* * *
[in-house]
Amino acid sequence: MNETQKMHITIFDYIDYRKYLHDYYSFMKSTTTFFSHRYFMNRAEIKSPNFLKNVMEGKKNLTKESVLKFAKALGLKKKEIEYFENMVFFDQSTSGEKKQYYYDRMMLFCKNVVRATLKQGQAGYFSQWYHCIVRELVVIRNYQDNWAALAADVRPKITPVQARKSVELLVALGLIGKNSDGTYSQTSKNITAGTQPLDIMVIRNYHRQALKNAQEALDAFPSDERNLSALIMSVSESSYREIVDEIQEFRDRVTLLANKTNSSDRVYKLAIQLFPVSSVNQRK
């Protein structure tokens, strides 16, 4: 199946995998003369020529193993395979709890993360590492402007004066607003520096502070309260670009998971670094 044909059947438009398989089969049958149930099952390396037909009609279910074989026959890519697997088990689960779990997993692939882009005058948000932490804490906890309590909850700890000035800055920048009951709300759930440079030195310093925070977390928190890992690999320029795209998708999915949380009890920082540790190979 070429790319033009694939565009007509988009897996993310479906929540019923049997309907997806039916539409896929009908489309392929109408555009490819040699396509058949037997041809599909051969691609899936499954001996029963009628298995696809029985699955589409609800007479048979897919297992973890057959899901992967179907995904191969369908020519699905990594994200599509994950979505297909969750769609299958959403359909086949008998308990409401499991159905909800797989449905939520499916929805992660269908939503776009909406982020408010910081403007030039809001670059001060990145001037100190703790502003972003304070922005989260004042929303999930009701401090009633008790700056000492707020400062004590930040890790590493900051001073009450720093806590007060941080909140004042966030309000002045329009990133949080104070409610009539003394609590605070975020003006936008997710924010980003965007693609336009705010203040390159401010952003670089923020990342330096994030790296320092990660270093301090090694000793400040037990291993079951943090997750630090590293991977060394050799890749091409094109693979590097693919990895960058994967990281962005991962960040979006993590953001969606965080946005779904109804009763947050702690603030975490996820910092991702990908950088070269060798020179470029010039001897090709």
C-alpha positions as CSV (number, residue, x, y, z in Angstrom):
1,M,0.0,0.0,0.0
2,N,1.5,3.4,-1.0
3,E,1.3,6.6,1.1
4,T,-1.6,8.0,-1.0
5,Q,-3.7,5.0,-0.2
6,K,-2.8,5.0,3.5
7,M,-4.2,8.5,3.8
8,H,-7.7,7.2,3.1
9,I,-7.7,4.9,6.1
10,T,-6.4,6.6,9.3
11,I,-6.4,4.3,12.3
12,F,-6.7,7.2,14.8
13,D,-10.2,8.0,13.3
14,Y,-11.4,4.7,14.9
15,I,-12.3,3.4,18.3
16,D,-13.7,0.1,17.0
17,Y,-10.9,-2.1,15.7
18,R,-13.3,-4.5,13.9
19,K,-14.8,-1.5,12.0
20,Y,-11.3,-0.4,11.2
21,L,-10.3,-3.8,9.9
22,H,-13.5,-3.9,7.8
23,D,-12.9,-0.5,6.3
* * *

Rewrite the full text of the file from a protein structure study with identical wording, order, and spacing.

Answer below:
[in-house]
Amino acid sequence: MNETQKMHITIFDYIDYRKYLHDYYSFMKSTTTFFSHRYFMNRAEIKSPNFLKNVMEGKKNLTKESVLKFAKALGLKKKEIEYFENMVFFDQSTSGEKKQYYYDRMMLFCKNVVRATLKQGQAGYFSQWYHCIVRELVVIRNYQDNWAALAADVRPKITPVQARKSVELLVALGLIGKNSDGTYSQTSKNITAGTQPLDIMVIRNYHRQALKNAQEALDAFPSDERNLSALIMSVSESSYREIVDEIQEFRDRVTLLANKTNSSDRVYKLAIQLFPVSSVNQRK
């Protein structure tokens, strides 16, 4: 199946995998003369020529193993395979709890993360590492402007004066607003520096502070309260670009998971670094 044909059947438009398989089969049958149930099952390396037909009609279910074989026959890519697997088990689960779990997993692939882009005058948000932490804490906890309590909850700890000035800055920048009951709300759930440079030195310093925070977390928190890992690999320029795209998708999915949380009890920082540790190979 070429790319033009694939565009007509988009897996993310479906929540019923049997309907997806039916539409896929009908489309392929109408555009490819040699396509058949037997041809599909051969691609899936499954001996029963009628298995696809029985699955589409609800007479048979897919297992973890057959899901992967179907995904191969369908020519699905990594994200599509994950979505297909969750769609299958959403359909086949008998308990409401499991159905909800797989449905939520499916929805992660269908939503776009909406982020408010910081403007030039809001670059001060990145001037100190703790502003972003304070922005989260004042929303999930009701401090009633008790700056000492707020400062004590930040890790590493900051001073009450720093806590007060941080909140004042966030309000002045329009990133949080104070409610009539003394609590605070975020003006936008997710924010980003965007693609336009705010203040390159401010952003670089923020990342330096994030790296320092990660270093301090090694000793400040037990291993079951943090997750630090590293991977060394050799890749091409094109693979590097693919990895960058994967990281962005991962960040979006993590953001969606965080946005779904109804009763947050702690603030975490996820910092991702990908950088070269060798020179470029010039001897090709």
C-alpha positions as CSV (number, residue, x, y, z in Angstrom):
1,M,0.0,0.0,0.0
2,N,1.5,3.4,-1.0
3,E,1.3,6.6,1.1
4,T,-1.6,8.0,-1.0
5,Q,-3.7,5.0,-0.2
6,K,-2.8,5.0,3.5
7,M,-4.2,8.5,3.8
8,H,-7.7,7.2,3.1
9,I,-7.7,4.9,6.1
10,T,-6.4,6.6,9.3
11,I,-6.4,4.3,12.3
12,F,-6.7,7.2,14.8
13,D,-10.2,8.0,13.3
14,Y,-11.4,4.7,14.9
15,I,-12.3,3.4,18.3
16,D,-13.7,0.1,17.0
17,Y,-10.9,-2.1,15.7
18,R,-13.3,-4.5,13.9
19,K,-14.8,-1.5,12.0
20,Y,-11.3,-0.4,11.2
21,L,-10.3,-3.8,9.9
22,H,-13.5,-3.9,7.8
23,D,-12.9,-0.5,6.3